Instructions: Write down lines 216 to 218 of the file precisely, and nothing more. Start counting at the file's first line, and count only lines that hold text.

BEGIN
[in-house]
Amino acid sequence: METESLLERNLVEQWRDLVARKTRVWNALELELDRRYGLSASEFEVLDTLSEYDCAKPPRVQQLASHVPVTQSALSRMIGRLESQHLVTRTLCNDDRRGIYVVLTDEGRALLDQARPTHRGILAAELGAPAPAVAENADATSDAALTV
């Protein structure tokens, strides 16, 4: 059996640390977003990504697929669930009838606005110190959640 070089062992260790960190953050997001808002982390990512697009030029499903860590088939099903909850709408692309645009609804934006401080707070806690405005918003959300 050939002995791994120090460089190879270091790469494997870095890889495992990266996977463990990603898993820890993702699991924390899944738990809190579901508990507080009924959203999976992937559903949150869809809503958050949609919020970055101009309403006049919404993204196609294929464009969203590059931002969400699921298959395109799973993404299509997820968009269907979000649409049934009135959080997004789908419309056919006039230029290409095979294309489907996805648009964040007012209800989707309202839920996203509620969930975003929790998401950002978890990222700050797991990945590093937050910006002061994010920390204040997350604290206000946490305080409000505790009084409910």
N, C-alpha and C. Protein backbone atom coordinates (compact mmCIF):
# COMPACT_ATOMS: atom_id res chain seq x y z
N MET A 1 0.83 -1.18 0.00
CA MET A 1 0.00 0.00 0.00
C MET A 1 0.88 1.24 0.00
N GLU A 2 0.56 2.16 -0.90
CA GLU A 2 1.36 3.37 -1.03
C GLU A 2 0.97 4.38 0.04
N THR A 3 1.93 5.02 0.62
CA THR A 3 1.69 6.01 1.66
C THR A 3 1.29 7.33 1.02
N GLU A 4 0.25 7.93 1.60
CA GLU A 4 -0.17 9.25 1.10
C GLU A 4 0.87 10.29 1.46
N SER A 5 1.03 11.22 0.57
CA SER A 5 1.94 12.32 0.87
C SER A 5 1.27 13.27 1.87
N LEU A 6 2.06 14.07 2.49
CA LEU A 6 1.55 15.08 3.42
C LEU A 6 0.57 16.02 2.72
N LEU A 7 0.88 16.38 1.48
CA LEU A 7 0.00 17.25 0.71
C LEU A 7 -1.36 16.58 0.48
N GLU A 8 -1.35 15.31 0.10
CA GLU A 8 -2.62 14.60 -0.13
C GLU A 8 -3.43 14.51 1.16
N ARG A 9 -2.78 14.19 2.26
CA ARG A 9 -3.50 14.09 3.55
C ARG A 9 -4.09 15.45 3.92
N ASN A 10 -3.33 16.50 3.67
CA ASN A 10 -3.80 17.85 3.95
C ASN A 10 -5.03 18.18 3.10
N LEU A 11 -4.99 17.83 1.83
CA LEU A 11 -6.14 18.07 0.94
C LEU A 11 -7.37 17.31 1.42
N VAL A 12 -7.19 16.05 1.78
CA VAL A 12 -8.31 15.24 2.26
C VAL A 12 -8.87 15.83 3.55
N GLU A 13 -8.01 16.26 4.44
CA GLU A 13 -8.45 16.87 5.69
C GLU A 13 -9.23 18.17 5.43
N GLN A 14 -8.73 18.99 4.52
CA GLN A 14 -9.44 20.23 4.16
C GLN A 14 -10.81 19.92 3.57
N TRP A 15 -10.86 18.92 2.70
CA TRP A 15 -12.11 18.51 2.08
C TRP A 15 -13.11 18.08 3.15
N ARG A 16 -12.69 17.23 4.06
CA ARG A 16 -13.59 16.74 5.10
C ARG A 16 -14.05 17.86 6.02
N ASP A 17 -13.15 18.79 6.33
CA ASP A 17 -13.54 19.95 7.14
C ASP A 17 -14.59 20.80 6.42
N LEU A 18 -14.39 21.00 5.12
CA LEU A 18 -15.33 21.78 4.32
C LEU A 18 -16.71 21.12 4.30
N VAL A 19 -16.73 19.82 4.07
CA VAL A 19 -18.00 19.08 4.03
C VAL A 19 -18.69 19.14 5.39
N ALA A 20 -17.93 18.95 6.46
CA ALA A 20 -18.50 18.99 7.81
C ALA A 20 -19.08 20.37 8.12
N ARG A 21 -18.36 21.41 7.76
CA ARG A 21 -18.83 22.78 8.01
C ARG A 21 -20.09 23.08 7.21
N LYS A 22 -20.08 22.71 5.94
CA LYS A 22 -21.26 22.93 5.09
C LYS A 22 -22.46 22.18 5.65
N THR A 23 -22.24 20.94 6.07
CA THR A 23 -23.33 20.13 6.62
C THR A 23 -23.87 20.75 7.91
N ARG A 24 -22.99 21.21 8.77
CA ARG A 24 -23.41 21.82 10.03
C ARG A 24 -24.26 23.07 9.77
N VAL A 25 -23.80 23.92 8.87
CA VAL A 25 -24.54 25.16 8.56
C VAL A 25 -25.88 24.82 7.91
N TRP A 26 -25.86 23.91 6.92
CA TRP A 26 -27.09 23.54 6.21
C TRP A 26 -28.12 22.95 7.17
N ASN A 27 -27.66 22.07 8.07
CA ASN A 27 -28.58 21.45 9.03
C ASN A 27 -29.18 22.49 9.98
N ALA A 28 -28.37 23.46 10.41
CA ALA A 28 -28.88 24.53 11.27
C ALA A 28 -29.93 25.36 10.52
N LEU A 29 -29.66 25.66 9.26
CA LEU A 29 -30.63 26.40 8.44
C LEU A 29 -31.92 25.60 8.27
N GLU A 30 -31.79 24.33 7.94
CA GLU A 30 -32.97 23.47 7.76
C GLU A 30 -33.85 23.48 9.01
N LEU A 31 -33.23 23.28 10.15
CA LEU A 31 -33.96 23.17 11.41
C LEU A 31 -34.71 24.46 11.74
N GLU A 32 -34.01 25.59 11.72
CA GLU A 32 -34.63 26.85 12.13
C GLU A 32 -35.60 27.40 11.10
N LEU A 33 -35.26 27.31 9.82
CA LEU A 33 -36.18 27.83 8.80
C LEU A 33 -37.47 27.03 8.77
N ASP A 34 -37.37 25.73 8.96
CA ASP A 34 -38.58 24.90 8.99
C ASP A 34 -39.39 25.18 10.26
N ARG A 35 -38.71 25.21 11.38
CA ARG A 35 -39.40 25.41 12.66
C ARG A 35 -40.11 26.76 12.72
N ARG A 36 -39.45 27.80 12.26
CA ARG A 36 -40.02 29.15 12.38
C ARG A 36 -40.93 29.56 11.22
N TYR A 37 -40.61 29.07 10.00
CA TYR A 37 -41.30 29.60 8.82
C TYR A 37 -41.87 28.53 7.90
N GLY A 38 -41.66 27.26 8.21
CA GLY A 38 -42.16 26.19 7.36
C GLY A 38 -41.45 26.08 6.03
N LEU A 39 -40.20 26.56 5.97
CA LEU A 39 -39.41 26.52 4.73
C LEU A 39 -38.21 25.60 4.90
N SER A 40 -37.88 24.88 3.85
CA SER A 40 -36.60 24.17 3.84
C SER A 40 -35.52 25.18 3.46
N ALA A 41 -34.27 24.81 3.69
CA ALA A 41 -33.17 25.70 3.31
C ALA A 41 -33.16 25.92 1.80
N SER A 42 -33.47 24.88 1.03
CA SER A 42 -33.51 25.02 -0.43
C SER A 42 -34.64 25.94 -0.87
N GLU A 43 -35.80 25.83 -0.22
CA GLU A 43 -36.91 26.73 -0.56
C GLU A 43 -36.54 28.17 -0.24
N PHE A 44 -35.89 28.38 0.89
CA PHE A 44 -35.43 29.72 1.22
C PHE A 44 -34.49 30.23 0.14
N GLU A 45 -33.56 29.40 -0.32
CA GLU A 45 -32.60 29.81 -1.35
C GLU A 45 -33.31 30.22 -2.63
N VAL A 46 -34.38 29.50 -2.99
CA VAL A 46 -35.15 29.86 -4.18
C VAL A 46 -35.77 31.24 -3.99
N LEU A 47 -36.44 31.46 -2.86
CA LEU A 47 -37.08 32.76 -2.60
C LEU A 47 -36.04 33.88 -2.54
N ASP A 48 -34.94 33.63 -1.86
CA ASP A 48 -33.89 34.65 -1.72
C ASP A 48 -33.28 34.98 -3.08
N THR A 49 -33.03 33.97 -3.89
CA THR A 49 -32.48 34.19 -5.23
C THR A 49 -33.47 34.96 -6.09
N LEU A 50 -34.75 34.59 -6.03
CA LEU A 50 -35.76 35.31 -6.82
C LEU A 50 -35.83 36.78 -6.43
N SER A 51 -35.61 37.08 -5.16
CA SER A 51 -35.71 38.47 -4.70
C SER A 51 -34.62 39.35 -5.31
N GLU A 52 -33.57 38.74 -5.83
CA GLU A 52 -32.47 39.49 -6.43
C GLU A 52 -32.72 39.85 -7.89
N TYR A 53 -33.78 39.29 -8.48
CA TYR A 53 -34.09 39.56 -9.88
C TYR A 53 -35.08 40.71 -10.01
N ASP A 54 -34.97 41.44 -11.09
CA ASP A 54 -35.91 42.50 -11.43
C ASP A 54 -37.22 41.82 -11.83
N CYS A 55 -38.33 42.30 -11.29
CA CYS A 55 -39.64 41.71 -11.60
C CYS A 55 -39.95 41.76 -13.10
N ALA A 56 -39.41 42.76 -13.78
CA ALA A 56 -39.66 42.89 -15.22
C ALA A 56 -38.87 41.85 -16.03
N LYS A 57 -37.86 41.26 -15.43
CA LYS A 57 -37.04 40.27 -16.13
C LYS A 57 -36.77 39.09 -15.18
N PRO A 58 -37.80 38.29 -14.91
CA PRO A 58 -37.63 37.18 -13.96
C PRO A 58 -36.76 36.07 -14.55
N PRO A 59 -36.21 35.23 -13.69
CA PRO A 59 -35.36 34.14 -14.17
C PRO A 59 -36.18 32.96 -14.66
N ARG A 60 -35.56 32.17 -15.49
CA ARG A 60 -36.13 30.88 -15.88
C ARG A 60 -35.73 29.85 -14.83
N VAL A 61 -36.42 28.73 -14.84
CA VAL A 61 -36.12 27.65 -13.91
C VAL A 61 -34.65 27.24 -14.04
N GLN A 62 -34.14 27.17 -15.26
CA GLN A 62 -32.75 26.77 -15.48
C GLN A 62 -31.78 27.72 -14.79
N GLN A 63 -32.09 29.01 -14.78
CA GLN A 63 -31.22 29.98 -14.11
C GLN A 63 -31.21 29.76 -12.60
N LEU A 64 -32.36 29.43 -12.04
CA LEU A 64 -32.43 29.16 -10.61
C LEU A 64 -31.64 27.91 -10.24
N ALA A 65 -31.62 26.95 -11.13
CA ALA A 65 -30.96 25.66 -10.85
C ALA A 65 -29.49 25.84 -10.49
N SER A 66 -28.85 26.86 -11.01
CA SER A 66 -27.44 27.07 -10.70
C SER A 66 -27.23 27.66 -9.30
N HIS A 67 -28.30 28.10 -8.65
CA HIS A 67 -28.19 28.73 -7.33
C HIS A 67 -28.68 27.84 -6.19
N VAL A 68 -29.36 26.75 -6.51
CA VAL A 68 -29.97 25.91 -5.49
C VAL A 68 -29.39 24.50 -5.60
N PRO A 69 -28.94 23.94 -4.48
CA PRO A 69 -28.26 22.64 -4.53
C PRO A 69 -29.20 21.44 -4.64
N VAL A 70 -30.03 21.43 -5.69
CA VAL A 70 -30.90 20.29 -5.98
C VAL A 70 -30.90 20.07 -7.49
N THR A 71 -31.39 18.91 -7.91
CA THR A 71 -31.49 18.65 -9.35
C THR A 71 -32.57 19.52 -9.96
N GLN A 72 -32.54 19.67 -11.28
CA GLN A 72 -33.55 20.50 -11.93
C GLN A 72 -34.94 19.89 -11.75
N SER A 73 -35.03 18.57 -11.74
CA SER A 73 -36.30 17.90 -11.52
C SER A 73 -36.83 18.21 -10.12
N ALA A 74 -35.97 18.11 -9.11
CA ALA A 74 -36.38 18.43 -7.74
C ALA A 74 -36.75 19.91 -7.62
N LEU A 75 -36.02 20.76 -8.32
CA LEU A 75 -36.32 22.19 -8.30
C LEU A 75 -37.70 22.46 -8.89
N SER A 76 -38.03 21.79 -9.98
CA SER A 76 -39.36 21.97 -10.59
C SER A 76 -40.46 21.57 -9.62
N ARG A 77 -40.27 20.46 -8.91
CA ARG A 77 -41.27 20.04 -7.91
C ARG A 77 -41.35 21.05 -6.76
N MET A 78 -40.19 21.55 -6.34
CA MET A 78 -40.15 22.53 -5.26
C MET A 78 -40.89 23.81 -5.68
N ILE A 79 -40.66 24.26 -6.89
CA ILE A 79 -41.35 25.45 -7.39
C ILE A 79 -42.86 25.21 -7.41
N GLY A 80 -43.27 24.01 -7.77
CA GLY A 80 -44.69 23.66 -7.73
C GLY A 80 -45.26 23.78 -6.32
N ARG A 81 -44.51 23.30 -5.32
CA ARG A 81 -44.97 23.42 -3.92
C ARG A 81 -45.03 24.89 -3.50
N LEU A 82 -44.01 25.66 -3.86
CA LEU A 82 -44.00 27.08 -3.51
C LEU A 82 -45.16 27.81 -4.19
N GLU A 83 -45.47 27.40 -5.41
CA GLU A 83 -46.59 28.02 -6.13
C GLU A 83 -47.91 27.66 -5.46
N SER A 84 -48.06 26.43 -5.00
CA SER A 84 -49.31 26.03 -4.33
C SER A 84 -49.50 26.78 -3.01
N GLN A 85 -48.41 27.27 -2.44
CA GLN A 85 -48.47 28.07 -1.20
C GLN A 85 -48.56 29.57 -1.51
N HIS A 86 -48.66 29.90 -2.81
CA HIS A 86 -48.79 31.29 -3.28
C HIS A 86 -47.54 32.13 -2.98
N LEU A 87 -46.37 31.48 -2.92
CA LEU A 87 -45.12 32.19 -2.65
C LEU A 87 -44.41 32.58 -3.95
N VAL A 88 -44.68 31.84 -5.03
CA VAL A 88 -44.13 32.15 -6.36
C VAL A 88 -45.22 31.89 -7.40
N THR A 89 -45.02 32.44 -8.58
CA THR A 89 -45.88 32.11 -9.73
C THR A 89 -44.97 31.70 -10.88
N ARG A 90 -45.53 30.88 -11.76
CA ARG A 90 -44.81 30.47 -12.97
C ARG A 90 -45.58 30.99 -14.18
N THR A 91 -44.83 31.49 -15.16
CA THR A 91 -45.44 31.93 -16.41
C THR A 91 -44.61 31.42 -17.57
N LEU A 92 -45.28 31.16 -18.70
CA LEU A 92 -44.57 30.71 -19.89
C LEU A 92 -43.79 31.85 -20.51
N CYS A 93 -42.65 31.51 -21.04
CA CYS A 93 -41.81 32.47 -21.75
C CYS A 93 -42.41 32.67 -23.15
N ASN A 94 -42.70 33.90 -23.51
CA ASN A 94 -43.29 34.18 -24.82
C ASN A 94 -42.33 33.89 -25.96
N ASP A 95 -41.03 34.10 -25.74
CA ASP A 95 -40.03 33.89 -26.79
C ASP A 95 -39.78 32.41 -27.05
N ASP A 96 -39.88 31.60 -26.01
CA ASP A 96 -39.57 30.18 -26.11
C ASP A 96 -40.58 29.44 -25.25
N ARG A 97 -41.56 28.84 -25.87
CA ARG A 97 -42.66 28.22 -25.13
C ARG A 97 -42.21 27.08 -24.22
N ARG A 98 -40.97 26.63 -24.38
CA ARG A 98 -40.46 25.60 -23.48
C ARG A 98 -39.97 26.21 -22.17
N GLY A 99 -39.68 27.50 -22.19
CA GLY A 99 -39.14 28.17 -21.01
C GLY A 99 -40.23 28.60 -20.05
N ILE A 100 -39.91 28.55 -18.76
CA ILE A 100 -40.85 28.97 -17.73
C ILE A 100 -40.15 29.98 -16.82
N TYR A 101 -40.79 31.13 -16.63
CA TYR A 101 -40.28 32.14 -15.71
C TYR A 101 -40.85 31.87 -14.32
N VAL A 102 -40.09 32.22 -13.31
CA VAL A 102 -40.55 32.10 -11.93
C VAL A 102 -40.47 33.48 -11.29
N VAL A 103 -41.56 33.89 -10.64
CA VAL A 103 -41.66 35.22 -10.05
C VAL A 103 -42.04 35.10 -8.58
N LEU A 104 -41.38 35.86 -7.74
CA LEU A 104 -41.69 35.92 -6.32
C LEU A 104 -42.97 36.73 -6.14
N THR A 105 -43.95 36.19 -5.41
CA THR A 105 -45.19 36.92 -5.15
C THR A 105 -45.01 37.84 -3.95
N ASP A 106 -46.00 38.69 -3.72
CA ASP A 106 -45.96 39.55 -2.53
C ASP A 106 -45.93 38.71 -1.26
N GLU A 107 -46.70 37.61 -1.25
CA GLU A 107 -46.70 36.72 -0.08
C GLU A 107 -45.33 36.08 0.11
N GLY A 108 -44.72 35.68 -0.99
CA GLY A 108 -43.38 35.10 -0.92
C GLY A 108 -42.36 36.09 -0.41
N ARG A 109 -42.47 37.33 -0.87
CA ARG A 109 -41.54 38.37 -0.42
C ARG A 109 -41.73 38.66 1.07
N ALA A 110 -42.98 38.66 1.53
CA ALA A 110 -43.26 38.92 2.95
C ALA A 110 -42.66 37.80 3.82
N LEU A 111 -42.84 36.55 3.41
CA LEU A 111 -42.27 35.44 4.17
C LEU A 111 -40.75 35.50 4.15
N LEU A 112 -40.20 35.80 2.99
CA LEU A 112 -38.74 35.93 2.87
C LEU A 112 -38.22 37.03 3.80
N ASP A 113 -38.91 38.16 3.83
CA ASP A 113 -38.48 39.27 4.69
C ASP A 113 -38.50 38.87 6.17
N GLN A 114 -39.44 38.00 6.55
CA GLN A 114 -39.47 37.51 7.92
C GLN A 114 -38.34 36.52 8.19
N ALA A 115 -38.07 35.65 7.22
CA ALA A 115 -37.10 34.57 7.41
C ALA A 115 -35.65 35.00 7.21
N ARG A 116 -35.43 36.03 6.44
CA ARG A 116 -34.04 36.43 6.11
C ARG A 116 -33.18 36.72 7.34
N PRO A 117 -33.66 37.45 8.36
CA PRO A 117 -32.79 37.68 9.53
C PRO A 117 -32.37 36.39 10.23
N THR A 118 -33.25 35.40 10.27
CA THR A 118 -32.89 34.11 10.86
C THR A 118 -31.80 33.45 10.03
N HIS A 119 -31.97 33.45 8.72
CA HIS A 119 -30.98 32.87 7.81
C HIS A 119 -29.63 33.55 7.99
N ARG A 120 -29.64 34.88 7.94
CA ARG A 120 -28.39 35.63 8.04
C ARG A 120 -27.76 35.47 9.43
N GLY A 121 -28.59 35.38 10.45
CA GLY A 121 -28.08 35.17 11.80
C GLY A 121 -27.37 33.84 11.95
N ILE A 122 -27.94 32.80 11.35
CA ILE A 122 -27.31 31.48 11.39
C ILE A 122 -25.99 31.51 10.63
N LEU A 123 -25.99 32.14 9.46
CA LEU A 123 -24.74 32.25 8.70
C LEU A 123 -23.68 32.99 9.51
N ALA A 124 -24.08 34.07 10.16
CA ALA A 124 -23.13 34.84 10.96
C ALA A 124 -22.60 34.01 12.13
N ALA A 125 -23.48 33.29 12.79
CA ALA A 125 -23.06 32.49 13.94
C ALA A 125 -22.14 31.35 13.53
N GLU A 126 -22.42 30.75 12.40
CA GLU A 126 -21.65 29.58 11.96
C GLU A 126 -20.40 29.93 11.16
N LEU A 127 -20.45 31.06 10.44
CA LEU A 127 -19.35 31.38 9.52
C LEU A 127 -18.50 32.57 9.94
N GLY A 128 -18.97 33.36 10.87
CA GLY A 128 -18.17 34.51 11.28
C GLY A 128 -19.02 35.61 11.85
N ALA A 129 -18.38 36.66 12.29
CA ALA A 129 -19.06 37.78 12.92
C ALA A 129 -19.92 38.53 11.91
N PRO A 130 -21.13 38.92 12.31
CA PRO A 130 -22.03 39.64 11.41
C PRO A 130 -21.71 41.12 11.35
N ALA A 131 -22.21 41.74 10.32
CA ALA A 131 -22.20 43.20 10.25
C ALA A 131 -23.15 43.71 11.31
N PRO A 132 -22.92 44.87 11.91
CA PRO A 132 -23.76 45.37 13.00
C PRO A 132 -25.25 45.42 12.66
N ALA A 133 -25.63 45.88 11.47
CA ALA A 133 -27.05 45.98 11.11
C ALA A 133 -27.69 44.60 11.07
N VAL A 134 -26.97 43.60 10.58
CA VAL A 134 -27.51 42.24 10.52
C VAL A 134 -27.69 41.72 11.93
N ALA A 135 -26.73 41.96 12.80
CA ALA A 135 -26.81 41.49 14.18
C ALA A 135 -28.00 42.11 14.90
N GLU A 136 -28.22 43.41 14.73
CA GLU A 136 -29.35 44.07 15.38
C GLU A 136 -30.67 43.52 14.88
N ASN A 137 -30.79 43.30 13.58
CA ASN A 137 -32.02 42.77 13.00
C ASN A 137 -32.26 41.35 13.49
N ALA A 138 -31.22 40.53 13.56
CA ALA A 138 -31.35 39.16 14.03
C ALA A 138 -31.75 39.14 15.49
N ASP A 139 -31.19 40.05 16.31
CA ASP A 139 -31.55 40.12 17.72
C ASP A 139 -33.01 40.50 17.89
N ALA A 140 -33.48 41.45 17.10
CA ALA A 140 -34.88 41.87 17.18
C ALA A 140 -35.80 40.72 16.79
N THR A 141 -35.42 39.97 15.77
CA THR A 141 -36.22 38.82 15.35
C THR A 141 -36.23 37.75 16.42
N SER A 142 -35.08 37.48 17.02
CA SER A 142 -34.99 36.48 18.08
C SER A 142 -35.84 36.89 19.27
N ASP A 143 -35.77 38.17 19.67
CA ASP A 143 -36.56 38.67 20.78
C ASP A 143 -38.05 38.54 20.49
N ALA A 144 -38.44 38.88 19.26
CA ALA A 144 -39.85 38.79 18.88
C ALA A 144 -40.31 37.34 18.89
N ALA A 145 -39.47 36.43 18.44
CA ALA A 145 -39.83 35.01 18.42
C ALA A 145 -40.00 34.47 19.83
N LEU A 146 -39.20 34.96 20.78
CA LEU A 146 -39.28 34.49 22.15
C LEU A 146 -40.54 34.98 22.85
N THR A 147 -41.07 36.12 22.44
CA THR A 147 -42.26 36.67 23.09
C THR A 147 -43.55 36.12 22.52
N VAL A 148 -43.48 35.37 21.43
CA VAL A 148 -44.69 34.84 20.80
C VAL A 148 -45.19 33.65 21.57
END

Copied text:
N THR A 71 -31.39 18.91 -7.91
CA THR A 71 -31.49 18.65 -9.35
C THR A 71 -32.57 19.52 -9.96